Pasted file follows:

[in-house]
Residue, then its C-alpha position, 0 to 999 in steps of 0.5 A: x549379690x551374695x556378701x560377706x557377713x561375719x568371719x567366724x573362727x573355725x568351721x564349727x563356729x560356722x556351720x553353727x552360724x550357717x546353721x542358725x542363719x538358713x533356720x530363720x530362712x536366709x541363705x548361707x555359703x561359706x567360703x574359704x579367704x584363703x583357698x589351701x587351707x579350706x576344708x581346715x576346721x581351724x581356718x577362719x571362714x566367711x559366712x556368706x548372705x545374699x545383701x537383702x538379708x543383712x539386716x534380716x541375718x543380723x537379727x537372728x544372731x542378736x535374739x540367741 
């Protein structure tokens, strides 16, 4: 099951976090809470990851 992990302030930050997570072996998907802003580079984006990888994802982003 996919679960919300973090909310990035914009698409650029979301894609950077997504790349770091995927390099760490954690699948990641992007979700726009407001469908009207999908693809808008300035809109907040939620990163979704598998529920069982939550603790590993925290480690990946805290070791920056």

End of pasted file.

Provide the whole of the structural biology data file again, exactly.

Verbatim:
[in-house]
Residue, then its C-alpha position, 0 to 999 in steps of 0.5 A: x549379690x551374695x556378701x560377706x557377713x561375719x568371719x567366724x573362727x573355725x568351721x564349727x563356729x560356722x556351720x553353727x552360724x550357717x546353721x542358725x542363719x538358713x533356720x530363720x530362712x536366709x541363705x548361707x555359703x561359706x567360703x574359704x579367704x584363703x583357698x589351701x587351707x579350706x576344708x581346715x576346721x581351724x581356718x577362719x571362714x566367711x559366712x556368706x548372705x545374699x545383701x537383702x538379708x543383712x539386716x534380716x541375718x543380723x537379727x537372728x544372731x542378736x535374739x540367741 
């Protein structure tokens, strides 16, 4: 099951976090809470990851 992990302030930050997570072996998907802003580079984006990888994802982003 996919679960919300973090909310990035914009698409650029979301894609950077997504790349770091995927390099760490954690699948990641992007979700726009407001469908009207999908693809808008300035809109907040939620990163979704598998529920069982939550603790590993925290480690990946805290070791920056």